[-empyre-] some remarks

Hi friends,

I felt some remarks would make sense at the present state of the conversation.

I) Maria noticed a certain "military" bias ion the notion of
"perceptual guerrilla". She's obviously right about this. In certain
sense, reality is a war, of course. But assuming it is not necessarily
the best way to deal with it. But I haven't been able to find a better
metaphor for what I think can be expected from art works -- if we can
expect something of them, which is in itself a opened question: art is
what it is, and it's up to us to check what we think is relevant in
contemporary sociocultural landscape.

Anyway, British art-criticist Guy Brett has a wonderfull expression
which is the tittle of his book published one or two years ago, which
is "Carnival of Perception". This expression do not give account of
problems I address, but is amazing;

II) Michelle proposed that we consider the intuitive relationship, the
familiarity with recent-born kids are dealing with new tech stuff. In
the terms of what I've been sugesting may be the consequences of a
perceptual model been shaped by digital mediation, kids are the most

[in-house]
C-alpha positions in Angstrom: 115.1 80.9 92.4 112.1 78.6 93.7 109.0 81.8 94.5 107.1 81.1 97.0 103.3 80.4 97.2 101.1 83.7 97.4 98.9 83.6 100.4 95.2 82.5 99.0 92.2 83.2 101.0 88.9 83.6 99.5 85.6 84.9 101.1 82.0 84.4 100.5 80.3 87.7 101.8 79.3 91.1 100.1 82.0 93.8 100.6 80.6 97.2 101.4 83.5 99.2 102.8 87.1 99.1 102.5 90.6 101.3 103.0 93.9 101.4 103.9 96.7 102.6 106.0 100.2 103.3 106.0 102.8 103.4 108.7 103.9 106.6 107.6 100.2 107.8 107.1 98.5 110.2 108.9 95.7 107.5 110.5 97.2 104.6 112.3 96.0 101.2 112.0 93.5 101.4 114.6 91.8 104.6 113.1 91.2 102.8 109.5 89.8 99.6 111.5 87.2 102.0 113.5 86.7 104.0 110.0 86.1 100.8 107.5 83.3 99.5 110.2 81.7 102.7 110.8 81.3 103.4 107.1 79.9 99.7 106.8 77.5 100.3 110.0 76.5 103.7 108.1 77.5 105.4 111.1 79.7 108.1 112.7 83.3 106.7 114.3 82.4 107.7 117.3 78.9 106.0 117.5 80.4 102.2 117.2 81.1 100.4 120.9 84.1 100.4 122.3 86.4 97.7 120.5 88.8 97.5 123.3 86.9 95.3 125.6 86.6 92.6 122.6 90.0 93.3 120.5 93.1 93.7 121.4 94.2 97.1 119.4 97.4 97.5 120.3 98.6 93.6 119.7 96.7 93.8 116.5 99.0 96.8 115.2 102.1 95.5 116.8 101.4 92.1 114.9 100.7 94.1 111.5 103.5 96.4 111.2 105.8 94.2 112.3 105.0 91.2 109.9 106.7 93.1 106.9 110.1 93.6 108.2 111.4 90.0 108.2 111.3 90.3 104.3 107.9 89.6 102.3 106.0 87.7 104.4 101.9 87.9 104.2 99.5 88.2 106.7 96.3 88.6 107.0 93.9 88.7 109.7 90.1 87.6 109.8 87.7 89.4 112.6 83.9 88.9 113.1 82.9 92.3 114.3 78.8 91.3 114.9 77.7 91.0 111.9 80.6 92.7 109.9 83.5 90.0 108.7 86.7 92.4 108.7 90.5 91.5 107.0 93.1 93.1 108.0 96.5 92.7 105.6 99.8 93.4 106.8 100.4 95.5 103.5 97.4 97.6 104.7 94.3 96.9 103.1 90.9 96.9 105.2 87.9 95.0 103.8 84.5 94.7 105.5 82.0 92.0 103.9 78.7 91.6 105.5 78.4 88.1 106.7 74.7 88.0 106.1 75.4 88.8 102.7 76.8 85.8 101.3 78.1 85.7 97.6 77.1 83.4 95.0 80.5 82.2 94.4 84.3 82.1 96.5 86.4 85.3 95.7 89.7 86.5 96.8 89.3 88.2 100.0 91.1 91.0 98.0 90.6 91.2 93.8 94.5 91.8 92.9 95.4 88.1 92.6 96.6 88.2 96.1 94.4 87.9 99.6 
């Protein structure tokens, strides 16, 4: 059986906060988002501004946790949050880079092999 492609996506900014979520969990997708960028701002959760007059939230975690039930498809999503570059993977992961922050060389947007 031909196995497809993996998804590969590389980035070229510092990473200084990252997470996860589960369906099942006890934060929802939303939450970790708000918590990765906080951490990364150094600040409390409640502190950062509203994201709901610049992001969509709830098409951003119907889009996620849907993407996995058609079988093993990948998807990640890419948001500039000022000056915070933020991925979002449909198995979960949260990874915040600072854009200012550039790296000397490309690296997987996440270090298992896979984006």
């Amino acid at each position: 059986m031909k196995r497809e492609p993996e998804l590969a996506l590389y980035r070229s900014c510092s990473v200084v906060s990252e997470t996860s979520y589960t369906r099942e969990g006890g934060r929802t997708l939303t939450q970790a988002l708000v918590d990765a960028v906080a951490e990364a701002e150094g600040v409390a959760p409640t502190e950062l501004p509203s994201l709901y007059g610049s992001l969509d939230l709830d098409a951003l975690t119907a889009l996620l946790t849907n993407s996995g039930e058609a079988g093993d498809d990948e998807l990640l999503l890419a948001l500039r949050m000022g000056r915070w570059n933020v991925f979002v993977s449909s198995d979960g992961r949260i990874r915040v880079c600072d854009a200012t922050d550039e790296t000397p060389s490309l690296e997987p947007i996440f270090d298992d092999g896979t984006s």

exposed and vulnerable to this, and it's for the upcoming generations
that I feel it urges that we may be able to consider the role of art
works in opening new paths of experience among the totalization of
contemporary technological societies experience under the
omni-mediation of digital apparatuses.

Personally, I feel that my way of looking at images was built by
cinema and TV -- it took me hard work to learn to see ouside this
model -- if I can say I have learned something at all; new generations
will learn through computers -- through the web and through games.
What's the consequences of this digital totalization (from sex up to
war) experience in terms of perception -- if you accept perception as
the ground of the way we make meaning of the world we experience?

III) I feel Hamed's deep knowledge of Benjamin is in line with what
I've been proposing through this debate -- I don't know if he feels it
like that, but Hamed's messages deserve  attentive reading.

IV) In this sense, I ask Hamed what he thinks Benjamin's thinking
would propose for us in what relates to the relations among
body-perception-language? In a certain sense, as John Cage noticed,
the body is the very first source of noise.

best wishes from Brazil


This archive was generated by a fusion of Pipermail 0.09 (Mailman edition) and MHonArc 2.6.8.